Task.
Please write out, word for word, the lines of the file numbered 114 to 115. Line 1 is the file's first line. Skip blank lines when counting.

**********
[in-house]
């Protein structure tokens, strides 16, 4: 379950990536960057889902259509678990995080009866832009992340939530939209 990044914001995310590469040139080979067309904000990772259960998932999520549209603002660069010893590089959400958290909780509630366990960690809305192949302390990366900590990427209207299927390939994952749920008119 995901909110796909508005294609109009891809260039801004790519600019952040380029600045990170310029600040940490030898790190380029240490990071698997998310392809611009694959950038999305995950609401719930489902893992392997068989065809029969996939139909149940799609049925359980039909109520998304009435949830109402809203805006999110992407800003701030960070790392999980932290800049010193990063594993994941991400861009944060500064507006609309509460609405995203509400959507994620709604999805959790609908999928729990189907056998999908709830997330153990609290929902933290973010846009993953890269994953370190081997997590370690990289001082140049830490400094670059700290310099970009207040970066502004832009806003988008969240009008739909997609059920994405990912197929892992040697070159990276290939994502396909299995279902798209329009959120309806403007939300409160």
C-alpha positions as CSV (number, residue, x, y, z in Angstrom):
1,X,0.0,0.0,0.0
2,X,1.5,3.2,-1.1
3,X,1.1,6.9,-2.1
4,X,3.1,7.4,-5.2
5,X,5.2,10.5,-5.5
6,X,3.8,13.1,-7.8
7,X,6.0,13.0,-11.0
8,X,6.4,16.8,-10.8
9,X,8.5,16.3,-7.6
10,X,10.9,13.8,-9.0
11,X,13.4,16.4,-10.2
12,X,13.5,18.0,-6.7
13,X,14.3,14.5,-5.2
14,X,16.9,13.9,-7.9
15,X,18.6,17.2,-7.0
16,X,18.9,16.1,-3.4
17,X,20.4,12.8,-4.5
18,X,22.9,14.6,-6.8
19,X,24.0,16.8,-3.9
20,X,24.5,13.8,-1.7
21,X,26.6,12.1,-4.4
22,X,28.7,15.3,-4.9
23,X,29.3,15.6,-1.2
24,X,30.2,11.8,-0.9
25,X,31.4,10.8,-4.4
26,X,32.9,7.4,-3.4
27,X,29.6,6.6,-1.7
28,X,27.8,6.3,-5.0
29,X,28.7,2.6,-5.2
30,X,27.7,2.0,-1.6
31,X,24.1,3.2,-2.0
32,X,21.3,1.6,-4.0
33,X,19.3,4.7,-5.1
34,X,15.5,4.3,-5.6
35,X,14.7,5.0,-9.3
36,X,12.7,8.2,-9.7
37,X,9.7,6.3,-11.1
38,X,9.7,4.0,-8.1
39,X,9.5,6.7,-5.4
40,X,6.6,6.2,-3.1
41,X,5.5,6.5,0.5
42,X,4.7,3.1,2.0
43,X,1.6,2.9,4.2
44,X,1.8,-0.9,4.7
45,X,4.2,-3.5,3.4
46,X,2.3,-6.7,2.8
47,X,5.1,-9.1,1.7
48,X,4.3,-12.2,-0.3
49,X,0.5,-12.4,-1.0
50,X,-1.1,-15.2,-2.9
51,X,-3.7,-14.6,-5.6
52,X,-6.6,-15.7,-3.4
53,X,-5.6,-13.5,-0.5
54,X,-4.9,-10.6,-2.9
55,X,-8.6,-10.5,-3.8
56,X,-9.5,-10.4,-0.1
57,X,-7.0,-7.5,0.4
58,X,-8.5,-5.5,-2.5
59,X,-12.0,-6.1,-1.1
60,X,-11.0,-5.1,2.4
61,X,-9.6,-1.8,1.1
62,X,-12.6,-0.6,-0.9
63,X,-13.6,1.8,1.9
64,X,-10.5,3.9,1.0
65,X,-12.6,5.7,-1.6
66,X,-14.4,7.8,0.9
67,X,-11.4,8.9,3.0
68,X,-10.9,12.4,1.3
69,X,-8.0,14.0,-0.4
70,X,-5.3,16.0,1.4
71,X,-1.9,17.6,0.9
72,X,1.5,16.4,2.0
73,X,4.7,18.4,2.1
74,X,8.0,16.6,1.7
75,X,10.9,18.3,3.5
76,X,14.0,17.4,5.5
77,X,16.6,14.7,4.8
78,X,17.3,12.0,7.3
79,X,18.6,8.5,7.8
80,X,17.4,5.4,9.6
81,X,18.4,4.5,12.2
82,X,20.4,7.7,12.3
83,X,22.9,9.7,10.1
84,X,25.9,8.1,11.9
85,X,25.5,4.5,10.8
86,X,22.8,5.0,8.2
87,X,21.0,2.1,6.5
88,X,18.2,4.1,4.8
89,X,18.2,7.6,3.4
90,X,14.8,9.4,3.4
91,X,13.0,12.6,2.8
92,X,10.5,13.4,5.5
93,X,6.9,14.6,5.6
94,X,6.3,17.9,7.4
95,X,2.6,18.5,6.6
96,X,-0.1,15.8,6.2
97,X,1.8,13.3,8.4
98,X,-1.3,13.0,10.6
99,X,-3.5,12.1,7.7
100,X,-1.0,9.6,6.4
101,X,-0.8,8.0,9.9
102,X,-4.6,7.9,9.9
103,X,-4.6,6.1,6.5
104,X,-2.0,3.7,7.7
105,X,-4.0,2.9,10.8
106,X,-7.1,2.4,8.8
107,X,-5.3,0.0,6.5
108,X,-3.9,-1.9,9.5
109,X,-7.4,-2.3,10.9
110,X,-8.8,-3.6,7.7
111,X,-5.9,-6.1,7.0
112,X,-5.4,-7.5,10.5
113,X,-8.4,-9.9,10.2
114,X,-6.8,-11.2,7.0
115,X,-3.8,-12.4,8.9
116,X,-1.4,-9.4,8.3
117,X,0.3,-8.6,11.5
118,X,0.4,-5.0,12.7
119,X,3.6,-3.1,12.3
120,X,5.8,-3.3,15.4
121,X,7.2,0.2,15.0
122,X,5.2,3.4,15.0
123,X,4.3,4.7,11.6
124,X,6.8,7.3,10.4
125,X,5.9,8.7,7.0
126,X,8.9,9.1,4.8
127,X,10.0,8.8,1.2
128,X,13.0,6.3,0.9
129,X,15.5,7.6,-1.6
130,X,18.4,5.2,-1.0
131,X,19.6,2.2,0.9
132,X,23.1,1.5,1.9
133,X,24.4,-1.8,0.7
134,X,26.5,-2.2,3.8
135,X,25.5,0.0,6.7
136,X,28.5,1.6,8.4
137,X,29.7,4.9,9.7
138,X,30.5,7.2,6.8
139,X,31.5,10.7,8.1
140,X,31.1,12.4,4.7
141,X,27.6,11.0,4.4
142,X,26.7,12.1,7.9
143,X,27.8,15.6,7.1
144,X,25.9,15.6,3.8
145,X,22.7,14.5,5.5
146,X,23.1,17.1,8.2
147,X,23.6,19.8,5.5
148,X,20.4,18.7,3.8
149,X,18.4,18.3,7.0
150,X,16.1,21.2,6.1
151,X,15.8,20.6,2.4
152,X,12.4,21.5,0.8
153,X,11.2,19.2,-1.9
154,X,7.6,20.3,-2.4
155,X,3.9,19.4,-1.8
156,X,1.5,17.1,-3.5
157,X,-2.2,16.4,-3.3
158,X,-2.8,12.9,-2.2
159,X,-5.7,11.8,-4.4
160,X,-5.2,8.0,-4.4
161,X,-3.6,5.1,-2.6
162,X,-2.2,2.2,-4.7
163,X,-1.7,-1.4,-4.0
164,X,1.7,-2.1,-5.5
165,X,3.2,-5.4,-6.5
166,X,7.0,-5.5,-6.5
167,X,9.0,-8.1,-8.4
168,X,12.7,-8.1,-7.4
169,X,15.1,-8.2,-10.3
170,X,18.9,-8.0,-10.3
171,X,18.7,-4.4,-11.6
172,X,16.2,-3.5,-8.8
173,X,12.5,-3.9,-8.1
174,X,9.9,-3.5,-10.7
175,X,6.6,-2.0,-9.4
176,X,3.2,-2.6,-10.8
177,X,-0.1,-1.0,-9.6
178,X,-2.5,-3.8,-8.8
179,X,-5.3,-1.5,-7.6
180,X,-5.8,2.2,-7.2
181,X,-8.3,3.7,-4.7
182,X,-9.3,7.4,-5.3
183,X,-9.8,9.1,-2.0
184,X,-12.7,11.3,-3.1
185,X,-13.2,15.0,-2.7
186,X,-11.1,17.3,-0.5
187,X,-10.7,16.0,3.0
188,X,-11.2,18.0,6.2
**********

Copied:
111,X,-5.9,-6.1,7.0
112,X,-5.4,-7.5,10.5